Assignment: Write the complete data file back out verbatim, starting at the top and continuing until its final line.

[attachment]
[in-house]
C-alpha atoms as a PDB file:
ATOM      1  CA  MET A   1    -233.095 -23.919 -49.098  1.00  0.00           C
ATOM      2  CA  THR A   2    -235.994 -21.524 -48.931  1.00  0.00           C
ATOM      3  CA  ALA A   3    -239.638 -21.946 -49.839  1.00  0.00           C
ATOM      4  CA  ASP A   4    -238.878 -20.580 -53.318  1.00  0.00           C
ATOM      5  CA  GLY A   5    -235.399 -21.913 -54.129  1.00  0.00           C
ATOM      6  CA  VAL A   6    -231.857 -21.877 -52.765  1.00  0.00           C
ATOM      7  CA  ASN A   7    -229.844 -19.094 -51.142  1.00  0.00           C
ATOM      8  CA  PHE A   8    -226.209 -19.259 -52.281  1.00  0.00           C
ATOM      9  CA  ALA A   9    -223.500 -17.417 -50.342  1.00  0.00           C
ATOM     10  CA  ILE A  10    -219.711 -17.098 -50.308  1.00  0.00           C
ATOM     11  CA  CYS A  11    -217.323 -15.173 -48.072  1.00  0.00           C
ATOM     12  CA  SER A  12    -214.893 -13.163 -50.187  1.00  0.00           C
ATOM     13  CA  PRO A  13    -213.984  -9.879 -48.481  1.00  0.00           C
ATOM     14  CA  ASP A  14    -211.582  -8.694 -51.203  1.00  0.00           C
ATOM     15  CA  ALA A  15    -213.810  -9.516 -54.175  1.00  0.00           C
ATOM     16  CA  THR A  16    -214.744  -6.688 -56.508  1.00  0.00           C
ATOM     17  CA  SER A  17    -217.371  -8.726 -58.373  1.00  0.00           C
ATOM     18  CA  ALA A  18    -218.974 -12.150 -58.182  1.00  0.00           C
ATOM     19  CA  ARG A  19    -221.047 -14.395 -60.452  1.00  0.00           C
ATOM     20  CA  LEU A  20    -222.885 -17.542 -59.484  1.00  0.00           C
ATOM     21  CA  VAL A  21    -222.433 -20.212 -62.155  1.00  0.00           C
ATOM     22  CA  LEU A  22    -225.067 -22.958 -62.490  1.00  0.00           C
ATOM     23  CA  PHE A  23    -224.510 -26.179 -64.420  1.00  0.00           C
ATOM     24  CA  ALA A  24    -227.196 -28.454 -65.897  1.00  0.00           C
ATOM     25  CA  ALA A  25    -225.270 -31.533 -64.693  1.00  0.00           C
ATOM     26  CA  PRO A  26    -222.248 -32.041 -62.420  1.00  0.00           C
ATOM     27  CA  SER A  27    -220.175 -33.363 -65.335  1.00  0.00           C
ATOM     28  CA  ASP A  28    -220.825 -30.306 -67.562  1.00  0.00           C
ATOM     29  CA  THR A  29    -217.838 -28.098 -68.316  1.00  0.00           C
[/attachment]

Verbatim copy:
[in-house]
C-alpha atoms as a PDB file:
ATOM      1  CA  MET A   1    -233.095 -23.919 -49.098  1.00  0.00           C
ATOM      2  CA  THR A   2    -235.994 -21.524 -48.931  1.00  0.00           C
ATOM      3  CA  ALA A   3    -239.638 -21.946 -49.839  1.00  0.00           C
ATOM      4  CA  ASP A   4    -238.878 -20.580 -53.318  1.00  0.00           C
ATOM      5  CA  GLY A   5    -235.399 -21.913 -54.129  1.00  0.00           C
ATOM      6  CA  VAL A   6    -231.857 -21.877 -52.765  1.00  0.00           C
ATOM      7  CA  ASN A   7    -229.844 -19.094 -51.142  1.00  0.00           C
ATOM      8  CA  PHE A   8    -226.209 -19.259 -52.281  1.00  0.00           C
ATOM      9  CA  ALA A   9    -223.500 -17.417 -50.342  1.00  0.00           C
ATOM     10  CA  ILE A  10    -219.711 -17.098 -50.308  1.00  0.00           C
ATOM     11  CA  CYS A  11    -217.323 -15.173 -48.072  1.00  0.00           C
ATOM     12  CA  SER A  12    -214.893 -13.163 -50.187  1.00  0.00           C
ATOM     13  CA  PRO A  13    -213.984  -9.879 -48.481  1.00  0.00           C
ATOM     14  CA  ASP A  14    -211.582  -8.694 -51.203  1.00  0.00           C
ATOM     15  CA  ALA A  15    -213.810  -9.516 -54.175  1.00  0.00           C
ATOM     16  CA  THR A  16    -214.744  -6.688 -56.508  1.00  0.00           C
ATOM     17  CA  SER A  17    -217.371  -8.726 -58.373  1.00  0.00           C
ATOM     18  CA  ALA A  18    -218.974 -12.150 -58.182  1.00  0.00           C
ATOM     19  CA  ARG A  19    -221.047 -14.395 -60.452  1.00  0.00           C
ATOM     20  CA  LEU A  20    -222.885 -17.542 -59.484  1.00  0.00           C
ATOM     21  CA  VAL A  21    -222.433 -20.212 -62.155  1.00  0.00           C
ATOM     22  CA  LEU A  22    -225.067 -22.958 -62.490  1.00  0.00           C
ATOM     23  CA  PHE A  23    -224.510 -26.179 -64.420  1.00  0.00           C
ATOM     24  CA  ALA A  24    -227.196 -28.454 -65.897  1.00  0.00           C
ATOM     25  CA  ALA A  25    -225.270 -31.533 -64.693  1.00  0.00           C
ATOM     26  CA  PRO A  26    -222.248 -32.041 -62.420  1.00  0.00           C
ATOM     27  CA  SER A  27    -220.175 -33.363 -65.335  1.00  0.00           C
ATOM     28  CA  ASP A  28    -220.825 -30.306 -67.562  1.00  0.00           C
ATOM     29  CA  THR A  29    -217.838 -28.098 -68.316  1.00  0.00           C